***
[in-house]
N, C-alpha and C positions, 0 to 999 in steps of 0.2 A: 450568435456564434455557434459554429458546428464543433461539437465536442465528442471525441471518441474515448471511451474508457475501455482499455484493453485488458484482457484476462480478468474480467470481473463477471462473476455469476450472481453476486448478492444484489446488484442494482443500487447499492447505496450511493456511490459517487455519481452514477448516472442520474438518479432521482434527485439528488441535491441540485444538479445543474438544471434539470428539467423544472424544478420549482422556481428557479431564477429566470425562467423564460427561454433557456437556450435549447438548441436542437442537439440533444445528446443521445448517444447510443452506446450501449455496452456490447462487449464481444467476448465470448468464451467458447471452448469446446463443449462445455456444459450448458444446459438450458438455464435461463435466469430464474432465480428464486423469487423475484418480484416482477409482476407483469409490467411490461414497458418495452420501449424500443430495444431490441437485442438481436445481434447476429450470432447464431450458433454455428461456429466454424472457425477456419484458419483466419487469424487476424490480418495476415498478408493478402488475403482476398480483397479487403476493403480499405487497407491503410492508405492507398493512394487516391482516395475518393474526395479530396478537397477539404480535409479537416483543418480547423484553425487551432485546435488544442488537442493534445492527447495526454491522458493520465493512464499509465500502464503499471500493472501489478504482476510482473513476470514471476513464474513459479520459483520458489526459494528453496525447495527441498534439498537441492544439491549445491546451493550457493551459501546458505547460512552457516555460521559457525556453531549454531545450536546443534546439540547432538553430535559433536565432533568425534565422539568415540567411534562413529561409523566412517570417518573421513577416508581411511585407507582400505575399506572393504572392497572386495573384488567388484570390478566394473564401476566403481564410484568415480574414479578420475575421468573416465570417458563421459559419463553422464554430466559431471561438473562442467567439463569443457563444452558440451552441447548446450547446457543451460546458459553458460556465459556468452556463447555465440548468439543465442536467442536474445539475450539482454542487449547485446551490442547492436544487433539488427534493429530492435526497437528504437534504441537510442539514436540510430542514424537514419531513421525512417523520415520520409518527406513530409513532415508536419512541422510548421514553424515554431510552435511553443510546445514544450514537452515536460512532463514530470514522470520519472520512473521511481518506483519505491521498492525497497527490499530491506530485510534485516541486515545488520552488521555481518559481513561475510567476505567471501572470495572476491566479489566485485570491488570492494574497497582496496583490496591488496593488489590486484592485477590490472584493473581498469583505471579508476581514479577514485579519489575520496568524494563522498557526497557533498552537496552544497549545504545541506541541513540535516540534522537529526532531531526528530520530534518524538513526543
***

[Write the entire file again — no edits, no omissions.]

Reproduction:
[in-house]
N, C-alpha and C positions, 0 to 999 in steps of 0.2 A: 450568435456564434455557434459554429458546428464543433461539437465536442465528442471525441471518441474515448471511451474508457475501455482499455484493453485488458484482457484476462480478468474480467470481473463477471462473476455469476450472481453476486448478492444484489446488484442494482443500487447499492447505496450511493456511490459517487455519481452514477448516472442520474438518479432521482434527485439528488441535491441540485444538479445543474438544471434539470428539467423544472424544478420549482422556481428557479431564477429566470425562467423564460427561454433557456437556450435549447438548441436542437442537439440533444445528446443521445448517444447510443452506446450501449455496452456490447462487449464481444467476448465470448468464451467458447471452448469446446463443449462445455456444459450448458444446459438450458438455464435461463435466469430464474432465480428464486423469487423475484418480484416482477409482476407483469409490467411490461414497458418495452420501449424500443430495444431490441437485442438481436445481434447476429450470432447464431450458433454455428461456429466454424472457425477456419484458419483466419487469424487476424490480418495476415498478408493478402488475403482476398480483397479487403476493403480499405487497407491503410492508405492507398493512394487516391482516395475518393474526395479530396478537397477539404480535409479537416483543418480547423484553425487551432485546435488544442488537442493534445492527447495526454491522458493520465493512464499509465500502464503499471500493472501489478504482476510482473513476470514471476513464474513459479520459483520458489526459494528453496525447495527441498534439498537441492544439491549445491546451493550457493551459501546458505547460512552457516555460521559457525556453531549454531545450536546443534546439540547432538553430535559433536565432533568425534565422539568415540567411534562413529561409523566412517570417518573421513577416508581411511585407507582400505575399506572393504572392497572386495573384488567388484570390478566394473564401476566403481564410484568415480574414479578420475575421468573416465570417458563421459559419463553422464554430466559431471561438473562442467567439463569443457563444452558440451552441447548446450547446457543451460546458459553458460556465459556468452556463447555465440548468439543465442536467442536474445539475450539482454542487449547485446551490442547492436544487433539488427534493429530492435526497437528504437534504441537510442539514436540510430542514424537514419531513421525512417523520415520520409518527406513530409513532415508536419512541422510548421514553424515554431510552435511553443510546445514544450514537452515536460512532463514530470514522470520519472520512473521511481518506483519505491521498492525497497527490499530491506530485510534485516541486515545488520552488521555481518559481513561475510567476505567471501572470495572476491566479489566485485570491488570492494574497497582496496583490496591488496593488489590486484592485477590490472584493473581498469583505471579508476581514479577514485579519489575520496568524494563522498557526497557533498552537496552544497549545504545541506541541513540535516540534522537529526532531531526528530520530534518524538513526543